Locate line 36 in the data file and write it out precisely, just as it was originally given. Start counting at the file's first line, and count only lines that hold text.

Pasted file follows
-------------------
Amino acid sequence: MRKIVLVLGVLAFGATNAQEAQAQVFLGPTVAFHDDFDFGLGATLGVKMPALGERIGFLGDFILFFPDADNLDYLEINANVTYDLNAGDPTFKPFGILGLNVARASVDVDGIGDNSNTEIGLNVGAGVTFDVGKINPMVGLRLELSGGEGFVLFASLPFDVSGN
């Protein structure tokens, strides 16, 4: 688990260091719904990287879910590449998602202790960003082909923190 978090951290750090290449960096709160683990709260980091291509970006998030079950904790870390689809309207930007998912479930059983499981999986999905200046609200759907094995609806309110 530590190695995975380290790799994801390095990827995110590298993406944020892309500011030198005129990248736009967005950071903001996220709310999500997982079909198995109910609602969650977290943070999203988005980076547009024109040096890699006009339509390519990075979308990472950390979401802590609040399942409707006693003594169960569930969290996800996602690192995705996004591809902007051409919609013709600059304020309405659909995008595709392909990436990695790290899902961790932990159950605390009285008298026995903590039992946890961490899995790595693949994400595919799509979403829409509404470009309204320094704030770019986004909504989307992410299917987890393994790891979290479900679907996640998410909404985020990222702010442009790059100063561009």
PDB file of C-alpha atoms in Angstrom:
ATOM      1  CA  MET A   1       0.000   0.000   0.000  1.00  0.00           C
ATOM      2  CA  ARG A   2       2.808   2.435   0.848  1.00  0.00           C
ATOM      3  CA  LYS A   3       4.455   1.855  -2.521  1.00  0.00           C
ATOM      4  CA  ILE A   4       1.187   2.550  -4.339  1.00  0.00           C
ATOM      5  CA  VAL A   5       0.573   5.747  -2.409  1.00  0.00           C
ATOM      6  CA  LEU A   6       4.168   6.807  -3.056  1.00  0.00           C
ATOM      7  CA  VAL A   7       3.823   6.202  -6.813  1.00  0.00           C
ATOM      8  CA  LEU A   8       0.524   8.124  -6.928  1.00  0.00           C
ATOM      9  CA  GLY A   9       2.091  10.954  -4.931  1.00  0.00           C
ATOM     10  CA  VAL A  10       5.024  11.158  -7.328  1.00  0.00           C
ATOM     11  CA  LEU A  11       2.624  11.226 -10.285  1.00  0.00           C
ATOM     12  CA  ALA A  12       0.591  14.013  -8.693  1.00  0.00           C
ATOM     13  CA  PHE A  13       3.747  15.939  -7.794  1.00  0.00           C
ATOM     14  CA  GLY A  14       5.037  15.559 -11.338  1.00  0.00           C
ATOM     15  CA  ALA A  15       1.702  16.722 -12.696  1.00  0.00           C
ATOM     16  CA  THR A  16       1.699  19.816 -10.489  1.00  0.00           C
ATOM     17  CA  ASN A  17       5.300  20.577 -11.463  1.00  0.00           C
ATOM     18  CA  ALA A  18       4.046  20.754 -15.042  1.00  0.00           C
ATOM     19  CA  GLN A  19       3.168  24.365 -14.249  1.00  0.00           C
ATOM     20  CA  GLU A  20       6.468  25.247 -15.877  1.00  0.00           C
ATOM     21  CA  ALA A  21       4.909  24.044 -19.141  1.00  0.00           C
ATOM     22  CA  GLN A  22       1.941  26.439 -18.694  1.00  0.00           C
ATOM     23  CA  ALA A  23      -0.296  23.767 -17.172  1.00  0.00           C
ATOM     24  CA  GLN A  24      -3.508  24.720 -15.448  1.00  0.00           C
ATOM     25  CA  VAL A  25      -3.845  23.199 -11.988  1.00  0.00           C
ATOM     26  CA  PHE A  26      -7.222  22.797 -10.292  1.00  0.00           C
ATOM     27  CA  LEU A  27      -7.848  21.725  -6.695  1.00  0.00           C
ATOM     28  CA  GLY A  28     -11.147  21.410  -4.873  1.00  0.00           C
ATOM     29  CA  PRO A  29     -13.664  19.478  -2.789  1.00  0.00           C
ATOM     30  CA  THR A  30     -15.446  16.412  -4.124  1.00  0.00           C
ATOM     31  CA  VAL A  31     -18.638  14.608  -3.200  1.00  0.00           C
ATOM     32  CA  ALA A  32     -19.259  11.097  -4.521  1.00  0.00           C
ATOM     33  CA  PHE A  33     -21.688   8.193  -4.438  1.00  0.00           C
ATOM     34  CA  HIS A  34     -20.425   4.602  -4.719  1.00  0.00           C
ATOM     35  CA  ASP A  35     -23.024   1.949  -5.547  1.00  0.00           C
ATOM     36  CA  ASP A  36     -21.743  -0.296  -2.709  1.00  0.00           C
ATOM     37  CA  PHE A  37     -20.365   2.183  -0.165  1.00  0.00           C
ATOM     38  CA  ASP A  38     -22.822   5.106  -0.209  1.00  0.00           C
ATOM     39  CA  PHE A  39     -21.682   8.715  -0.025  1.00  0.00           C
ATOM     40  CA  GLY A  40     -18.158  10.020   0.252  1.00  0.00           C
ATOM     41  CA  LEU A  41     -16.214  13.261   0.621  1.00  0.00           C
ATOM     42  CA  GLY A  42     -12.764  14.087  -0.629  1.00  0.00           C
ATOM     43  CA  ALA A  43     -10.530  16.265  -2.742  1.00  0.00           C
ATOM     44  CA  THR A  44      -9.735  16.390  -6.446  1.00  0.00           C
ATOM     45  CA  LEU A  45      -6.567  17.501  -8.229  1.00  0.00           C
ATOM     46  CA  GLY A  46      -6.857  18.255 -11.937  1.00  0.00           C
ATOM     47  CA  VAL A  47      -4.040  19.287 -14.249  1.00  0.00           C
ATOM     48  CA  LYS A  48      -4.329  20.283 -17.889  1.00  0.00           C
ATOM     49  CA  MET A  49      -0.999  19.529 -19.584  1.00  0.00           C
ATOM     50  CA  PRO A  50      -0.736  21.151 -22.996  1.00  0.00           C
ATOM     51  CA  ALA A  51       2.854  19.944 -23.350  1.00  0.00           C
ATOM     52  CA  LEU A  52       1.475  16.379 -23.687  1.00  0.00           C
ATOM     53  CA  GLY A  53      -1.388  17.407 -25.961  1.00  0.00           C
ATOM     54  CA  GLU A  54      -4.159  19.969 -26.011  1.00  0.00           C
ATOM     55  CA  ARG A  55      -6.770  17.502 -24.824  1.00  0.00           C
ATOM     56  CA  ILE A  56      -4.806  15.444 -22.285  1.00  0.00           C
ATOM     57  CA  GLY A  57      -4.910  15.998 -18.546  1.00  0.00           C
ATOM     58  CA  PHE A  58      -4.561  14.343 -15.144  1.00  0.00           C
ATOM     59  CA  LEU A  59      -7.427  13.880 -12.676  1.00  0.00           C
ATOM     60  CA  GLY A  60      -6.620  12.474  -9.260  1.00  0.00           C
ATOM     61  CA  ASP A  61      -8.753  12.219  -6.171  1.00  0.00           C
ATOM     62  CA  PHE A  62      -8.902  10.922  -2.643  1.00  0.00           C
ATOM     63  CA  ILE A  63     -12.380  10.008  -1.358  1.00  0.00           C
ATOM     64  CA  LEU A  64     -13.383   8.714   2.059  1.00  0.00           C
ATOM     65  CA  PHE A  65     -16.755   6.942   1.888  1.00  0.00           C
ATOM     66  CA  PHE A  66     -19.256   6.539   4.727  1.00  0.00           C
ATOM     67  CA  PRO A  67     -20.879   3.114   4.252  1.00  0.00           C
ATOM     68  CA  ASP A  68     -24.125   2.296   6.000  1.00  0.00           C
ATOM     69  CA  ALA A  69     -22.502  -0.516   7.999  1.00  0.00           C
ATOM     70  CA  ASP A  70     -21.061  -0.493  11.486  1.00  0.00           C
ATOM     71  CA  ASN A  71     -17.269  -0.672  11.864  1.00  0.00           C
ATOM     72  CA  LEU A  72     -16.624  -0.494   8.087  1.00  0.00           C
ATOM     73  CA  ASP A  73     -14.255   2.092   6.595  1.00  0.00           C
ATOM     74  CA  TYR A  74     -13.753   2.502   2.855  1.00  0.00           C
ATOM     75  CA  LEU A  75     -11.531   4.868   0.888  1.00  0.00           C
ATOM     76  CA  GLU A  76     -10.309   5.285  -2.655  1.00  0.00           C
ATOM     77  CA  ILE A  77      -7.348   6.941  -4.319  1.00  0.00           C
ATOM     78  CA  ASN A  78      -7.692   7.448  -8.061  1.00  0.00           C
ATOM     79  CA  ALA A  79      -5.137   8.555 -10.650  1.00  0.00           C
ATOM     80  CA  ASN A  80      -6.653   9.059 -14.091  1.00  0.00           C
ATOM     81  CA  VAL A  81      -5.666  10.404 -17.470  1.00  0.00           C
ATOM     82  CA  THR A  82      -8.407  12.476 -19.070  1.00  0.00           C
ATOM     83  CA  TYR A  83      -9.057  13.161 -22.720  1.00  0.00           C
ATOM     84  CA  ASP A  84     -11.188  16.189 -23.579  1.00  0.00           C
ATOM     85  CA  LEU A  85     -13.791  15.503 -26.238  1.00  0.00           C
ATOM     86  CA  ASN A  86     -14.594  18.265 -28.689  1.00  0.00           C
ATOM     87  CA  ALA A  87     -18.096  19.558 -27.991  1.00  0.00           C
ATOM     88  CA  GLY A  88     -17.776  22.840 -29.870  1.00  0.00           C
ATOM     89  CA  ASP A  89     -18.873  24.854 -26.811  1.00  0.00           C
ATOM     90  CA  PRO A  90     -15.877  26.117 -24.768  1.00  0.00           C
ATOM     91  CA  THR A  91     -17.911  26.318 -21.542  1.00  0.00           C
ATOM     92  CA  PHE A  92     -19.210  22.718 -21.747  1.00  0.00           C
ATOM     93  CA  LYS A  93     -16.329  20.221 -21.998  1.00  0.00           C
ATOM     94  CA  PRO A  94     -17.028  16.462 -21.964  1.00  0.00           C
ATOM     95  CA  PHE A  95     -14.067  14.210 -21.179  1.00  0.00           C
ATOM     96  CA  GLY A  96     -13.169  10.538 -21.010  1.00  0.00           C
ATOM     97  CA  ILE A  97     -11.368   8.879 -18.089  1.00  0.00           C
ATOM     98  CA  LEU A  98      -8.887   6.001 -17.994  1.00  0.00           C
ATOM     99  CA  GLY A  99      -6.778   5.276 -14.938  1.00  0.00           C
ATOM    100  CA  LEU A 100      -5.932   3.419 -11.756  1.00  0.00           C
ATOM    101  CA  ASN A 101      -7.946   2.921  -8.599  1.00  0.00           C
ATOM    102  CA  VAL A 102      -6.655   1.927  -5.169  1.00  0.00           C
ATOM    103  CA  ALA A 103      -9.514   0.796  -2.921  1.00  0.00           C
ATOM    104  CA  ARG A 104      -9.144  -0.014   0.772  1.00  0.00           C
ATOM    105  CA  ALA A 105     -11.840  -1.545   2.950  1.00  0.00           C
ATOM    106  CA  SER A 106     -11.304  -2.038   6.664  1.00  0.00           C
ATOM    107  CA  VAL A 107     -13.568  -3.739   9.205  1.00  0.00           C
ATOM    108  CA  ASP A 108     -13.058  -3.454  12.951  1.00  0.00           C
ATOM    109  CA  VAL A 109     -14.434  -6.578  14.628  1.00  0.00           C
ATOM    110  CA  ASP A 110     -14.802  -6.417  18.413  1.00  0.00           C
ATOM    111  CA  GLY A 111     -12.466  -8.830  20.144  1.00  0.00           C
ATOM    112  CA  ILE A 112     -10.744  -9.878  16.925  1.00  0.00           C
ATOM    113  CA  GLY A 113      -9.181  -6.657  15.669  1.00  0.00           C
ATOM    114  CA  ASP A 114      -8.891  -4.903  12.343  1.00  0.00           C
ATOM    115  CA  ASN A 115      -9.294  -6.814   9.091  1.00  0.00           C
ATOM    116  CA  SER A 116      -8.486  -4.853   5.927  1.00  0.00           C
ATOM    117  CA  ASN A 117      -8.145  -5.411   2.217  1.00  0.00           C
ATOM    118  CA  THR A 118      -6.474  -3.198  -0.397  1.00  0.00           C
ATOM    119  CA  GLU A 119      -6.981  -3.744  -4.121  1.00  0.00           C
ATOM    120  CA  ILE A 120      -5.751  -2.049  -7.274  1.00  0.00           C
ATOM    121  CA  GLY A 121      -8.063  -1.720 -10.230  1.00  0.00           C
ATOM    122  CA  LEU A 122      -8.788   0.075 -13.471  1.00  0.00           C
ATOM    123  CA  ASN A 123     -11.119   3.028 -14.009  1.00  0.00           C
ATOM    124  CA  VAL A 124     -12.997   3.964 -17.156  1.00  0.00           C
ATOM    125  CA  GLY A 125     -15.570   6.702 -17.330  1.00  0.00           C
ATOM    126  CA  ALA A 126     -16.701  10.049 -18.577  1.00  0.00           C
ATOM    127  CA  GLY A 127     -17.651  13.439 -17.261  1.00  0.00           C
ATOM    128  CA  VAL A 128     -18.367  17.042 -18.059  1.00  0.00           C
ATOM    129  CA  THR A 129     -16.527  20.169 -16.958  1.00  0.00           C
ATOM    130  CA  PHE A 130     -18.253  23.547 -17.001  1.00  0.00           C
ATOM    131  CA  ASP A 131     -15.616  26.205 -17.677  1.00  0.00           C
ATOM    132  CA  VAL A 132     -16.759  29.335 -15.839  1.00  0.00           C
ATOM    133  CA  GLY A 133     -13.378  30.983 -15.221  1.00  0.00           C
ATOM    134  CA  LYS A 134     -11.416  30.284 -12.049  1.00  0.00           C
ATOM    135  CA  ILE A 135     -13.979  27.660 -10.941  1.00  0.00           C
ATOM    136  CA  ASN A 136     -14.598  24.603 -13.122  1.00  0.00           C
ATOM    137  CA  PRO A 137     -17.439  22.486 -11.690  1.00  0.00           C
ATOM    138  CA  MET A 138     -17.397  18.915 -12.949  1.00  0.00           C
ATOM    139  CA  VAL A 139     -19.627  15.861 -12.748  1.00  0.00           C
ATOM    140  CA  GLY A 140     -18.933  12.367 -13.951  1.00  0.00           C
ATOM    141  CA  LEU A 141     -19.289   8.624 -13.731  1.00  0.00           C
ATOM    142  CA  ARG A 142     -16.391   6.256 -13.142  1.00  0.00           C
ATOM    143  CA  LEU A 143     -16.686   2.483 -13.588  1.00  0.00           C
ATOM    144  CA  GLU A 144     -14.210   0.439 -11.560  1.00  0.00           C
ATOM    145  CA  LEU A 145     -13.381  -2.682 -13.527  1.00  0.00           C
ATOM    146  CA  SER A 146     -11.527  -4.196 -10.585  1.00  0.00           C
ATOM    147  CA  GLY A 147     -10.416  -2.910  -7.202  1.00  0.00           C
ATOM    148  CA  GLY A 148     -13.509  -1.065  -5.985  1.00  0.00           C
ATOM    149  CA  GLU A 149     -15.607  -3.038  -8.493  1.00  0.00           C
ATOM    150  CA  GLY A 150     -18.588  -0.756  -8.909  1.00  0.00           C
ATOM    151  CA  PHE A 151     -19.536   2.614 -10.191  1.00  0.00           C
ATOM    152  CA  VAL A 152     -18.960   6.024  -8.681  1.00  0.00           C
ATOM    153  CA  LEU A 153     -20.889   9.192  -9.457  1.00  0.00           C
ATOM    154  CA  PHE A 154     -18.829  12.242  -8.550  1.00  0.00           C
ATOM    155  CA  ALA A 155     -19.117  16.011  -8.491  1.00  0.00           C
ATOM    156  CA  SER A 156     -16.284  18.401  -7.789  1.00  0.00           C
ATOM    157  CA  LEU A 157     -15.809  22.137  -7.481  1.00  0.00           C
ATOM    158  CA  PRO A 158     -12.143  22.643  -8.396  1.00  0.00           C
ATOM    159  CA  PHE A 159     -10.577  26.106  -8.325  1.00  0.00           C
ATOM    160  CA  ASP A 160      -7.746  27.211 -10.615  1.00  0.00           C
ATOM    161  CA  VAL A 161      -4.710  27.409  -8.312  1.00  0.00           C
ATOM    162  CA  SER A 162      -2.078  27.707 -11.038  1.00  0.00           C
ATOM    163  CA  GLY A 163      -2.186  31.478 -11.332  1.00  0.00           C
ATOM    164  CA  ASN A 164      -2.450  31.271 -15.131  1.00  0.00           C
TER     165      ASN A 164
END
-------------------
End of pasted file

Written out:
ATOM     33  CA  PHE A  33     -21.688   8.193  -4.438  1.00  0.00           C